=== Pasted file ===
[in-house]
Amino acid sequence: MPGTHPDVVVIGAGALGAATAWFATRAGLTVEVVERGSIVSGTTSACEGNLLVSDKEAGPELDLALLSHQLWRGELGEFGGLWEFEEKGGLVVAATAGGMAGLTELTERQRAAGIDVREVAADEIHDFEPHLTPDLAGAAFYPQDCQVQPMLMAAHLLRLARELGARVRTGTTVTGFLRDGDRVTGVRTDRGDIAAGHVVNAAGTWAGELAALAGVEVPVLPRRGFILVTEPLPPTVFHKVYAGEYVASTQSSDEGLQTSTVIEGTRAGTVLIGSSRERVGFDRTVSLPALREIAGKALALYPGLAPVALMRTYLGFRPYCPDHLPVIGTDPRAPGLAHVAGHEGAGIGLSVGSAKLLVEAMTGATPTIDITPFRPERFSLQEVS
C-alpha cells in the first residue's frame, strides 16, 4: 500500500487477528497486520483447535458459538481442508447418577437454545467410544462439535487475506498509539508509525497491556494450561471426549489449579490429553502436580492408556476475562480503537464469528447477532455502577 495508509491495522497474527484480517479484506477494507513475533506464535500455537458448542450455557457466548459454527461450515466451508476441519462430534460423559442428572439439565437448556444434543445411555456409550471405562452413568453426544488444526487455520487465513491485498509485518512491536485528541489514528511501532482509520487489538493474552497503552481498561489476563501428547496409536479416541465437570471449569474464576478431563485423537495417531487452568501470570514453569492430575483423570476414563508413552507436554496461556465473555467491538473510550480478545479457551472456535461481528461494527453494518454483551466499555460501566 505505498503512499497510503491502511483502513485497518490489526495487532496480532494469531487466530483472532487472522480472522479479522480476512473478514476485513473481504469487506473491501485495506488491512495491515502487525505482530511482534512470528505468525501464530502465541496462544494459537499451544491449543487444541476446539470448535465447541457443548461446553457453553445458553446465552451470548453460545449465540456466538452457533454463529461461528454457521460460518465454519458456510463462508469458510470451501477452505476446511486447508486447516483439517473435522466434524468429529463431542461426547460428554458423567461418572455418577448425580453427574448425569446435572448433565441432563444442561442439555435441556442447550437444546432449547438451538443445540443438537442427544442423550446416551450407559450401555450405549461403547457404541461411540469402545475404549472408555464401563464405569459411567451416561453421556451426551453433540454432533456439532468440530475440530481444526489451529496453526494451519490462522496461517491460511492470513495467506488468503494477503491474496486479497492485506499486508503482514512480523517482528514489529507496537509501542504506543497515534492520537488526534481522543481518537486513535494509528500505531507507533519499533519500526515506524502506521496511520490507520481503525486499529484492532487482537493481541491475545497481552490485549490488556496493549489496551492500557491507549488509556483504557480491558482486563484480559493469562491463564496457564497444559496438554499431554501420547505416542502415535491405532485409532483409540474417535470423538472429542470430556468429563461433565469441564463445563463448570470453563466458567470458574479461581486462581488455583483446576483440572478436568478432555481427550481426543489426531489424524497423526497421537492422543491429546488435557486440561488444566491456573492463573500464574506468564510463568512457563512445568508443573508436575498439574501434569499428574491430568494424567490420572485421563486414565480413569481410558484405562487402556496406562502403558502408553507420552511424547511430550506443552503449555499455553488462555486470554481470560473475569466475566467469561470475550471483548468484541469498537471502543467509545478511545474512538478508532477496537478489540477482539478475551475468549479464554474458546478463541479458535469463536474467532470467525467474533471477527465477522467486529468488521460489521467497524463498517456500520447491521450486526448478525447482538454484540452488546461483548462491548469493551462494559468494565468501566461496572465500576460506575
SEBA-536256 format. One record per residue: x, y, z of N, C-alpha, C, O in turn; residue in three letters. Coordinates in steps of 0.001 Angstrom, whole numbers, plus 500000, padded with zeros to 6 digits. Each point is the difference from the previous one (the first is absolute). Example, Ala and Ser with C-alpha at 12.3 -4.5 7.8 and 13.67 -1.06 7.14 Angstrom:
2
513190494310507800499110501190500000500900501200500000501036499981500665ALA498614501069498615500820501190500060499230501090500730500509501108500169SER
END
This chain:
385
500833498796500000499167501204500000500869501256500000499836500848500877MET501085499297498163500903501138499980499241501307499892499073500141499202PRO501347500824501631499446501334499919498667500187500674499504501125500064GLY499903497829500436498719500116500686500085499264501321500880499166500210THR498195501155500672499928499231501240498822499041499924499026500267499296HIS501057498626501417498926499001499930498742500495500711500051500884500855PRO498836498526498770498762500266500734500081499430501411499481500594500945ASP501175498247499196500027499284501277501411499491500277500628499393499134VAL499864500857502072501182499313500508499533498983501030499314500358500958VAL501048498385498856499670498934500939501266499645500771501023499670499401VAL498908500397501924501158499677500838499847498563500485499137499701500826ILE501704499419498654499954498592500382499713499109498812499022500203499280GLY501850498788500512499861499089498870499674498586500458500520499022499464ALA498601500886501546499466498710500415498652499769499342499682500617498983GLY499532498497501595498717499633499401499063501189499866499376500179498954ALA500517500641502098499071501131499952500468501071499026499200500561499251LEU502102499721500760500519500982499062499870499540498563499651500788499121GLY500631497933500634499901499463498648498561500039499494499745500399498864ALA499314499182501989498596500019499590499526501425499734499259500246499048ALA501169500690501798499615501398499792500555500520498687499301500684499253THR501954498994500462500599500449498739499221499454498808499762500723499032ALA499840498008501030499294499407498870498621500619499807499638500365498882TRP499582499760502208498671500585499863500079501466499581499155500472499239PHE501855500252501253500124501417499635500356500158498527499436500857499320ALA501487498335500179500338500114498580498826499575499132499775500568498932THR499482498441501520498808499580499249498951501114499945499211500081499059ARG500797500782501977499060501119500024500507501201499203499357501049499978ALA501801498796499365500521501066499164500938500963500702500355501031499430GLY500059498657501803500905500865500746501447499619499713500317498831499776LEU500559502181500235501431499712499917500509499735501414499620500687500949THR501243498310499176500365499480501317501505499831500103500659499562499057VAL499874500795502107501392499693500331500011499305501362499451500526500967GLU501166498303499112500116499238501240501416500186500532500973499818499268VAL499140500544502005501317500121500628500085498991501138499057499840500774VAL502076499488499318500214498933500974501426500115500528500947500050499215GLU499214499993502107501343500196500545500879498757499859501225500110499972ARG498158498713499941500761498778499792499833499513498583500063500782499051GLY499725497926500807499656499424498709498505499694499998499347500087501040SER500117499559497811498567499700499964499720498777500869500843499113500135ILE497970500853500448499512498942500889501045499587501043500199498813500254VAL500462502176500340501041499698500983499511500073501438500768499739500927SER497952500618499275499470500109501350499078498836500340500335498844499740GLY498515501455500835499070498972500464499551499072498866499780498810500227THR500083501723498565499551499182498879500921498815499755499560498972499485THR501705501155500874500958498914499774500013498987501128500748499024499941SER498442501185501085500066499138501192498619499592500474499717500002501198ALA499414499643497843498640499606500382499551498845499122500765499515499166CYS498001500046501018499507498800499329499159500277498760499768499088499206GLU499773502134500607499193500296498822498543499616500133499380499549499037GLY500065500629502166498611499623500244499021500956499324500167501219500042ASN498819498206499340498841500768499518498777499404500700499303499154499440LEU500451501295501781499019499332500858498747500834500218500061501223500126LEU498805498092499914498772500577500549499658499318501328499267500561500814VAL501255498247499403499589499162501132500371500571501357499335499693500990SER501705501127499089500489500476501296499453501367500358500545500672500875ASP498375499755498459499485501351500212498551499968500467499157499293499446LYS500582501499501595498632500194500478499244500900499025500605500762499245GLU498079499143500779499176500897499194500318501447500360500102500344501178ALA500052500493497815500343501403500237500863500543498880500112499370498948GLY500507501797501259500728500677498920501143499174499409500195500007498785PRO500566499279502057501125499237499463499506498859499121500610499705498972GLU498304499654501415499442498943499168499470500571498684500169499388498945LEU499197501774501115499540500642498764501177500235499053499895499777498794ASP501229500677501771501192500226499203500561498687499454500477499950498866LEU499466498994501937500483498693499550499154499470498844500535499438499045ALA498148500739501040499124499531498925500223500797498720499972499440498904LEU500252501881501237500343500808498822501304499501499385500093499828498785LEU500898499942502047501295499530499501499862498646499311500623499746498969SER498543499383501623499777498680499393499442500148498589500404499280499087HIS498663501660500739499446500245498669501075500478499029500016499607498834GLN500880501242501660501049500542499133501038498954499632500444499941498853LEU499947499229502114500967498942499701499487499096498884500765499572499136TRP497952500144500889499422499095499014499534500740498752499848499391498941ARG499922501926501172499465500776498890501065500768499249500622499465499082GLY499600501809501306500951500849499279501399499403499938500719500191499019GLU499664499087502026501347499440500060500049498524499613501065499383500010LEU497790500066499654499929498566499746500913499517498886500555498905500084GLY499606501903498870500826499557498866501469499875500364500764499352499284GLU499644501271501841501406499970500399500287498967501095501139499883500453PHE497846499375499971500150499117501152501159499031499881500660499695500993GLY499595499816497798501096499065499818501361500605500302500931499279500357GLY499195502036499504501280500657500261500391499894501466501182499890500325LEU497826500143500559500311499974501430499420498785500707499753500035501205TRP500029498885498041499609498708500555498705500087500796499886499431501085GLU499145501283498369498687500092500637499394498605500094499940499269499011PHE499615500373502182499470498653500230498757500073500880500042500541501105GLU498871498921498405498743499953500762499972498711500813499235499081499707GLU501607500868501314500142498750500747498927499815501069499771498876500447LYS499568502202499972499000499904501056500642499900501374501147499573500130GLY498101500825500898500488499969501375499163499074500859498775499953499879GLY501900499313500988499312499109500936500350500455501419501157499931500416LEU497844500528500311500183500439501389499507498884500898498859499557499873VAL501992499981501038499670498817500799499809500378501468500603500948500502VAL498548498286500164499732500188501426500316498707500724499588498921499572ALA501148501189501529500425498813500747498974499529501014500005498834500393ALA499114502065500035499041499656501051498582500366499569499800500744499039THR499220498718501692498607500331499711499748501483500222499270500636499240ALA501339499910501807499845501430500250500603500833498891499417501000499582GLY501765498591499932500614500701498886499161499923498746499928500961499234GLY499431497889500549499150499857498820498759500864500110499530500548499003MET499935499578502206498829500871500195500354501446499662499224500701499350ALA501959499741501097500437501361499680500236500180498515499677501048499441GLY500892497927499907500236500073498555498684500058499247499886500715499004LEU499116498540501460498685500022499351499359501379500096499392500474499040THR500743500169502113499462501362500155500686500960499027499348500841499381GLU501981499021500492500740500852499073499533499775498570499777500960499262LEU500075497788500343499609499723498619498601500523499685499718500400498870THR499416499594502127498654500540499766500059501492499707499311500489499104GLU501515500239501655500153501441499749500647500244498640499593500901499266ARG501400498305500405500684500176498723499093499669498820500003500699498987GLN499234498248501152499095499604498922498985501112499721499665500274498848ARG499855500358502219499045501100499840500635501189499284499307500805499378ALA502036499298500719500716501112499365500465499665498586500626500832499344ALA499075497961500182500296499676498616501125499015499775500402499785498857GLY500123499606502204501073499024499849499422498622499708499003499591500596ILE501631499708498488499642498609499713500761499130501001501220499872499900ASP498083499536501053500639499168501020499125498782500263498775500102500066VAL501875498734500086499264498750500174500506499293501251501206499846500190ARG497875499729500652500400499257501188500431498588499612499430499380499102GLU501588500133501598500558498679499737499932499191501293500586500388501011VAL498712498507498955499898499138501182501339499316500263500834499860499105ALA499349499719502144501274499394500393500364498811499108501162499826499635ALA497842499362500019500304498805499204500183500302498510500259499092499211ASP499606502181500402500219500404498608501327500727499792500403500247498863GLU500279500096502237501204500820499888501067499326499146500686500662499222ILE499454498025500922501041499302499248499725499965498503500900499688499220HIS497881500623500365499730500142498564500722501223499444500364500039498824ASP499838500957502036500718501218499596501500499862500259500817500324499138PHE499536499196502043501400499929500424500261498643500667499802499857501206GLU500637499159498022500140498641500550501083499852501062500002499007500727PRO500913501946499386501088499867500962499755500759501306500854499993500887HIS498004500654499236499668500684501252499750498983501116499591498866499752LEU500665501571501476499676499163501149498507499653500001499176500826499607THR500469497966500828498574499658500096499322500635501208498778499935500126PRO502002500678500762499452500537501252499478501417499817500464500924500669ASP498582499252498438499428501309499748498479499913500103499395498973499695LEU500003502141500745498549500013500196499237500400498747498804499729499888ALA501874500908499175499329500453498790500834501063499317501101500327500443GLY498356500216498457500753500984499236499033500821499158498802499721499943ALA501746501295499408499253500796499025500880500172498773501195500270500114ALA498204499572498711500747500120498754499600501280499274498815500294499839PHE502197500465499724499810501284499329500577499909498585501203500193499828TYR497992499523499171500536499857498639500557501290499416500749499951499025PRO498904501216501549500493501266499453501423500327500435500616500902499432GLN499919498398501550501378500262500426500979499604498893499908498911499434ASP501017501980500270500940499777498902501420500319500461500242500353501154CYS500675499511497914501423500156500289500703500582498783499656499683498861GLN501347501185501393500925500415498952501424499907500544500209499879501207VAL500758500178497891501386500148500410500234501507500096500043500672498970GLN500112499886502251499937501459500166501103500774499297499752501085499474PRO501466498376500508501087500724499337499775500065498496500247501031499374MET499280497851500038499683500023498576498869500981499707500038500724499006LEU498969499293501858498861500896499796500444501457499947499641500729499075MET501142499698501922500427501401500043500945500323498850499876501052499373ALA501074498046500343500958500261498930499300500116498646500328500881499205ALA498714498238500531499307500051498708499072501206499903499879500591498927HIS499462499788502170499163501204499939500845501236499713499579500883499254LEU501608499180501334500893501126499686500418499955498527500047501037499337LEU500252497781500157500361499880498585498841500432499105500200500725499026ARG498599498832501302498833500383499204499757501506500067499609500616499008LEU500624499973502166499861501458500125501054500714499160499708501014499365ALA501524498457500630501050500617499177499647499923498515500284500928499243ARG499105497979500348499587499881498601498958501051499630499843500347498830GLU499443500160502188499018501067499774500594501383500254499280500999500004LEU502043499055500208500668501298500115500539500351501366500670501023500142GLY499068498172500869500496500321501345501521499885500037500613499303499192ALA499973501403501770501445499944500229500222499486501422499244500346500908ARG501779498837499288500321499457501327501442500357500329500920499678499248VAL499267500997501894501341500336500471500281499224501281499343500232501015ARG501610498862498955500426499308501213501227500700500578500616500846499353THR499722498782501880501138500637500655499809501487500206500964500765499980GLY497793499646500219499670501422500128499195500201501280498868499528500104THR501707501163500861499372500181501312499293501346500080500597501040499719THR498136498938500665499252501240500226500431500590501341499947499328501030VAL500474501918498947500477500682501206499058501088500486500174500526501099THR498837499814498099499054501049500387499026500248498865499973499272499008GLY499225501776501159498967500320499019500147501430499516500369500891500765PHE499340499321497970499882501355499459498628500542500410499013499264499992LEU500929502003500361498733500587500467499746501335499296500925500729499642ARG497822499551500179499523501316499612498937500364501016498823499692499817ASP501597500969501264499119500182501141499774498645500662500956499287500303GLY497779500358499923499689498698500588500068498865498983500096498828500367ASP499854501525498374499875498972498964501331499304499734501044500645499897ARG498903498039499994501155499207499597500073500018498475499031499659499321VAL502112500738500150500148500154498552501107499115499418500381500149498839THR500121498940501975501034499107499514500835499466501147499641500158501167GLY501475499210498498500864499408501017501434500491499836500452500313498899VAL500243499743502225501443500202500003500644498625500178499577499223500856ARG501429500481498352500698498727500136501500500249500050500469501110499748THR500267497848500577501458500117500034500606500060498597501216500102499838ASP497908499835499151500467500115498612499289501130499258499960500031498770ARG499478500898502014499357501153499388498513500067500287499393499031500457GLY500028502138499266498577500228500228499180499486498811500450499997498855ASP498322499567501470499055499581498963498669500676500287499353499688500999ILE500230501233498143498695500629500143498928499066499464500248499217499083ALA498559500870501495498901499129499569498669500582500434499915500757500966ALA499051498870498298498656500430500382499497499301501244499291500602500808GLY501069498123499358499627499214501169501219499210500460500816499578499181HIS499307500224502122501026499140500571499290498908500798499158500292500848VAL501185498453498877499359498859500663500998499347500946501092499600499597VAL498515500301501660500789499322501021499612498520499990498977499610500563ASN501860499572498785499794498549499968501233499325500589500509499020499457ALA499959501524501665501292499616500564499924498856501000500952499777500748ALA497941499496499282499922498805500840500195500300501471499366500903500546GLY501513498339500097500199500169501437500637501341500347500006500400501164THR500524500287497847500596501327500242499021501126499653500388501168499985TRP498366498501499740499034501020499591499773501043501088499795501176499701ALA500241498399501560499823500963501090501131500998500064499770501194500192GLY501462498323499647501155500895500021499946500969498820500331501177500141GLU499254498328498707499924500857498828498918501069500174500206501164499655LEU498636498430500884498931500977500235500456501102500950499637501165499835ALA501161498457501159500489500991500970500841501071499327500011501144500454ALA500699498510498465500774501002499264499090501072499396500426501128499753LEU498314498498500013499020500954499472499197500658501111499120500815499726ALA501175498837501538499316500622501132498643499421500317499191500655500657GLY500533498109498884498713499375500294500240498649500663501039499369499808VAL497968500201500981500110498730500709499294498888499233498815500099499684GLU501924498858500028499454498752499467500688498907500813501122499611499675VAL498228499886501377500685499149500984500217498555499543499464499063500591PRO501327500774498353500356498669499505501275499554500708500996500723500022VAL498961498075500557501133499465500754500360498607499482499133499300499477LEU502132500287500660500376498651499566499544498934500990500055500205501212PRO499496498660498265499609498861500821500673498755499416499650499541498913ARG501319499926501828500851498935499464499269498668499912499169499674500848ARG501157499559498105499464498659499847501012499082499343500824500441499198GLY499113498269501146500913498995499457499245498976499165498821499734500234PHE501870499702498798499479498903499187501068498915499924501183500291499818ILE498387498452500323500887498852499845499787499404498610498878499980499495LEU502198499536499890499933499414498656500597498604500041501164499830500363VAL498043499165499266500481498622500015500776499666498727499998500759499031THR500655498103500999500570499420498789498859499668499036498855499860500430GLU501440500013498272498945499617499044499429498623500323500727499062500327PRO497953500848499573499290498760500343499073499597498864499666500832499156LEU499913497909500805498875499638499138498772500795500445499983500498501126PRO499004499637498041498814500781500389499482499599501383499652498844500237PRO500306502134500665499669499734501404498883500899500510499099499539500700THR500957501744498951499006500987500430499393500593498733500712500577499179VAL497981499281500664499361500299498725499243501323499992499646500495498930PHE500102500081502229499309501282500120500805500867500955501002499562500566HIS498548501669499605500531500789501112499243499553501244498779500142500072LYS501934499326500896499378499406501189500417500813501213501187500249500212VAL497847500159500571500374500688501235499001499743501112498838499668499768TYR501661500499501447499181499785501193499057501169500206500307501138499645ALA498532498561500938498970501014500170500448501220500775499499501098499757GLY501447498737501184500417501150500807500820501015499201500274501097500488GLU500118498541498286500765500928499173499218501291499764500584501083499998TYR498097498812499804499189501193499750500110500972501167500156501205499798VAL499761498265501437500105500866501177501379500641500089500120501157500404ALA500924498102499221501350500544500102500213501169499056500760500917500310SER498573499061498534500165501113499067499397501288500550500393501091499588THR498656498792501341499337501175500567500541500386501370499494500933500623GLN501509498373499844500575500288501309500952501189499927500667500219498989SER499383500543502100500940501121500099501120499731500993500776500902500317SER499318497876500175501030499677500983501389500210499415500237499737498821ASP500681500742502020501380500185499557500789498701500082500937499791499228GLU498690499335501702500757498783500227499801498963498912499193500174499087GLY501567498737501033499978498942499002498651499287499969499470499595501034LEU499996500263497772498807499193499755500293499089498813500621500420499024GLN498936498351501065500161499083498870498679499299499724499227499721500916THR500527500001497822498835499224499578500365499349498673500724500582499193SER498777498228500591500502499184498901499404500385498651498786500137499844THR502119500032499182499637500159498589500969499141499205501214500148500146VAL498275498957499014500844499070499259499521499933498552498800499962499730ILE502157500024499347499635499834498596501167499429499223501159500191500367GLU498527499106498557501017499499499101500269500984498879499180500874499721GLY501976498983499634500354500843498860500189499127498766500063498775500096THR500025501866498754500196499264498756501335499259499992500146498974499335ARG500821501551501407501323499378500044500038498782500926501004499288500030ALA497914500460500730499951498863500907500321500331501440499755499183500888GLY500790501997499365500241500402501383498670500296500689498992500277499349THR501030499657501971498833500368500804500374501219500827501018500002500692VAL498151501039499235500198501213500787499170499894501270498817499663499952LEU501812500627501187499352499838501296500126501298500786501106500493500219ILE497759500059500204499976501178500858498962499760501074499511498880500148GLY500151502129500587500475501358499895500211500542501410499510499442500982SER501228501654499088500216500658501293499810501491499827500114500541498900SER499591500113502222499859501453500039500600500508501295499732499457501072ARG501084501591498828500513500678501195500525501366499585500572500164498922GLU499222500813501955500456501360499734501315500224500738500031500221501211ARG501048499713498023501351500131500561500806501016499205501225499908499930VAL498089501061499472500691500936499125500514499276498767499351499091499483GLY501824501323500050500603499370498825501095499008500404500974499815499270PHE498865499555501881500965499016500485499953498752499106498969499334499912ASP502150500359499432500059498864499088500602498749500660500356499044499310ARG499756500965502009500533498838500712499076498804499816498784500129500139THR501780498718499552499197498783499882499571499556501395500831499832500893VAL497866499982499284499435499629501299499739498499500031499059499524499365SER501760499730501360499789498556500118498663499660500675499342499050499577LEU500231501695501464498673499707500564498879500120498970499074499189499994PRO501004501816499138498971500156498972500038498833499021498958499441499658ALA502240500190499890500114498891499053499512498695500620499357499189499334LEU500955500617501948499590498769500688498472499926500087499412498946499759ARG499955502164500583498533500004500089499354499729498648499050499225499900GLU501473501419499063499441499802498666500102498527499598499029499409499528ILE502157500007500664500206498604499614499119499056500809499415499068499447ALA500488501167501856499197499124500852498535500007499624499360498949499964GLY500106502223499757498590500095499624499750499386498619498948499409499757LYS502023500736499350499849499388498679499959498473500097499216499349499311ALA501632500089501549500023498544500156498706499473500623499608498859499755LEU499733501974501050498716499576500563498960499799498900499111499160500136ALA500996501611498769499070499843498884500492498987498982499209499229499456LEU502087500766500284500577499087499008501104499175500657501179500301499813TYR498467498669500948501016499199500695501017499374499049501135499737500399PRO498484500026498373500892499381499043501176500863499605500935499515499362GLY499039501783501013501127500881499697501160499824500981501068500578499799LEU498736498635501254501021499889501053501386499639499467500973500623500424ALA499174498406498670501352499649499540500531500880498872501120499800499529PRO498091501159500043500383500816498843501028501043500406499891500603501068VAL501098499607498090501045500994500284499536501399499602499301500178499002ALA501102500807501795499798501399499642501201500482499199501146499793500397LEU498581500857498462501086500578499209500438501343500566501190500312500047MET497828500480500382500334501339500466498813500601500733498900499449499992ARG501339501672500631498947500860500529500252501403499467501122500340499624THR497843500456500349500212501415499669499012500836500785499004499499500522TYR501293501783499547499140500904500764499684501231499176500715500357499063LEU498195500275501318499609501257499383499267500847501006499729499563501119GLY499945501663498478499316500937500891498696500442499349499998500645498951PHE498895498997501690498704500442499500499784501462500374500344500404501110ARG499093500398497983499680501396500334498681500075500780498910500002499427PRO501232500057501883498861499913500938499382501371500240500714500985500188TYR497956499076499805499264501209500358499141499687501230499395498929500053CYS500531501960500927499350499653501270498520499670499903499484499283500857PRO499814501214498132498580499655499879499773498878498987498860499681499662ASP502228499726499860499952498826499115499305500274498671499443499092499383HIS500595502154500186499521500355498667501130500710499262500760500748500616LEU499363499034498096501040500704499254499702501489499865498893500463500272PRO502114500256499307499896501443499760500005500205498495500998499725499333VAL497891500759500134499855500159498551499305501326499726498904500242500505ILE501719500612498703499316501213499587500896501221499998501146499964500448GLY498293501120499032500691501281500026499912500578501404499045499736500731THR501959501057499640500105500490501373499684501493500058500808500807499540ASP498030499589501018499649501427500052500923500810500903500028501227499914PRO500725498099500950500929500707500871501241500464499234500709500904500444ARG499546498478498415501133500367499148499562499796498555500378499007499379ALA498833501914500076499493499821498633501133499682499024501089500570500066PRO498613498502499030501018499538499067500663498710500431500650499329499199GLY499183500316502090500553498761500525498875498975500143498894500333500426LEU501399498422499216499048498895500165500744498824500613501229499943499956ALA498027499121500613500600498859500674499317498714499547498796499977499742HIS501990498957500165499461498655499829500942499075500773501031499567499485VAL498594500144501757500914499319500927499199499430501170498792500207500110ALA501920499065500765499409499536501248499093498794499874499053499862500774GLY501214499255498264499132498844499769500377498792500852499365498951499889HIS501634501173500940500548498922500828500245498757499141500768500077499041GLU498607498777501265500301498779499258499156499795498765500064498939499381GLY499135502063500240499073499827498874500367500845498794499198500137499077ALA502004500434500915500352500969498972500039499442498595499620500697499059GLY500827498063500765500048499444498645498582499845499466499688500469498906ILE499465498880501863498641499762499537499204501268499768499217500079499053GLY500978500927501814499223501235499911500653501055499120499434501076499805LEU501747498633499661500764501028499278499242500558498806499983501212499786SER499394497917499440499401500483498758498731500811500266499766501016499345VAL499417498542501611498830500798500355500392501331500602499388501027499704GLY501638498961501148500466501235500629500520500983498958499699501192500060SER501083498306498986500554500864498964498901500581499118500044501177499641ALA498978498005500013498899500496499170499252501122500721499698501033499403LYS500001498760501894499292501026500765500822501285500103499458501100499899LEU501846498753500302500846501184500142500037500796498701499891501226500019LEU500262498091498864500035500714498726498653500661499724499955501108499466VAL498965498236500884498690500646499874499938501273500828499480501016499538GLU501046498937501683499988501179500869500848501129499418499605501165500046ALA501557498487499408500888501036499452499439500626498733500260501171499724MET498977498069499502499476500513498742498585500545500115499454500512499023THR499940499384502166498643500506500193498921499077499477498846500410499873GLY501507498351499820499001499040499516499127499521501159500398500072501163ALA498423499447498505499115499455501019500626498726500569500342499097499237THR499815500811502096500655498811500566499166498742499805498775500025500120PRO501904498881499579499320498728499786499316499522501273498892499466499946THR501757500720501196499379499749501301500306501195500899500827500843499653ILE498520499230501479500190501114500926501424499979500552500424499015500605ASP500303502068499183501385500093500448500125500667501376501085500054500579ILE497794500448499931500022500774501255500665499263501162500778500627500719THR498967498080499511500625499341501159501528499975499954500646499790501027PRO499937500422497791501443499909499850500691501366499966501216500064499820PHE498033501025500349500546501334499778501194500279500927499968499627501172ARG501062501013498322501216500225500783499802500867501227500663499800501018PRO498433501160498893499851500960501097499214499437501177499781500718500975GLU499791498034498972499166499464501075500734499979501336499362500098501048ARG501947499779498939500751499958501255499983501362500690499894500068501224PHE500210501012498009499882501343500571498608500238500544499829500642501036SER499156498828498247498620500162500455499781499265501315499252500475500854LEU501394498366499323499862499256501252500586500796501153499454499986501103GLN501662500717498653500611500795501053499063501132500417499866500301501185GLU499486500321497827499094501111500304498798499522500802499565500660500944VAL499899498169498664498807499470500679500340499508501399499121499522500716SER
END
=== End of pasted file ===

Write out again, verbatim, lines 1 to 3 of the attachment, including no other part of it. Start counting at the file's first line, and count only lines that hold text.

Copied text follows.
[in-house]
Amino acid sequence: MPGTHPDVVVIGAGALGAATAWFATRAGLTVEVVERGSIVSGTTSACEGNLLVSDKEAGPELDLALLSHQLWRGELGEFGGLWEFEEKGGLVVAATAGGMAGLTELTERQRAAGIDVREVAADEIHDFEPHLTPDLAGAAFYPQDCQVQPMLMAAHLLRLARELGARVRTGTTVTGFLRDGDRVTGVRTDRGDIAAGHVVNAAGTWAGELAALAGVEVPVLPRRGFILVTEPLPPTVFHKVYAGEYVASTQSSDEGLQTSTVIEGTRAGTVLIGSSRERVGFDRTVSLPALREIAGKALALYPGLAPVALMRTYLGFRPYCPDHLPVIGTDPRAPGLAHVAGHEGAGIGLSVGSAKLLVEAMTGATPTIDITPFRPERFSLQEVS
C-alpha cells in the first residue's frame, strides 16, 4: 500500500487477528497486520483447535458459538481442508447418577437454545467410544462439535487475506498509539508509525497491556494450561471426549489449579490429553502436580492408556476475562480503537464469528447477532455502577 495508509491495522497474527484480517479484506477494507513475533506464535500455537458448542450455557457466548459454527461450515466451508476441519462430534460423559442428572439439565437448556444434543445411555456409550471405562452413568453426544488444526487455520487465513491485498509485518512491536485528541489514528511501532482509520487489538493474552497503552481498561489476563501428547496409536479416541465437570471449569474464576478431563485423537495417531487452568501470570514453569492430575483423570476414563508413552507436554496461556465473555467491538473510550480478545479457551472456535461481528461494527453494518454483551466499555460501566 505505498503512499497510503491502511483502513485497518490489526495487532496480532494469531487466530483472532487472522480472522479479522480476512473478514476485513473481504469487506473491501485495506488491512495491515502487525505482530511482534512470528505468525501464530502465541496462544494459537499451544491449543487444541476446539470448535465447541457443548461446553457453553445458553446465552451470548453460545449465540456466538452457533454463529461461528454457521460460518465454519458456510463462508469458510470451501477452505476446511486447508486447516483439517473435522466434524468429529463431542461426547460428554458423567461418572455418577448425580453427574448425569446435572448433565441432563444442561442439555435441556442447550437444546432449547438451538443445540443438537442427544442423550446416551450407559450401555450405549461403547457404541461411540469402545475404549472408555464401563464405569459411567451416561453421556451426551453433540454432533456439532468440530475440530481444526489451529496453526494451519490462522496461517491460511492470513495467506488468503494477503491474496486479497492485506499486508503482514512480523517482528514489529507496537509501542504506543497515534492520537488526534481522543481518537486513535494509528500505531507507533519499533519500526515506524502506521496511520490507520481503525486499529484492532487482537493481541491475545497481552490485549490488556496493549489496551492500557491507549488509556483504557480491558482486563484480559493469562491463564496457564497444559496438554499431554501420547505416542502415535491405532485409532483409540474417535470423538472429542470430556468429563461433565469441564463445563463448570470453563466458567470458574479461581486462581488455583483446576483440572478436568478432555481427550481426543489426531489424524497423526497421537492422543491429546488435557486440561488444566491456573492463573500464574506468564510463568512457563512445568508443573508436575498439574501434569499428574491430568494424567490420572485421563486414565480413569481410558484405562487402556496406562502403558502408553507420552511424547511430550506443552503449555499455553488462555486470554481470560473475569466475566467469561470475550471483548468484541469498537471502543467509545478511545474512538478508532477496537478489540477482539478475551475468549479464554474458546478463541479458535469463536474467532470467525467474533471477527465477522467486529468488521460489521467497524463498517456500520447491521450486526448478525447482538454484540452488546461483548462491548469493551462494559468494565468501566461496572465500576460506575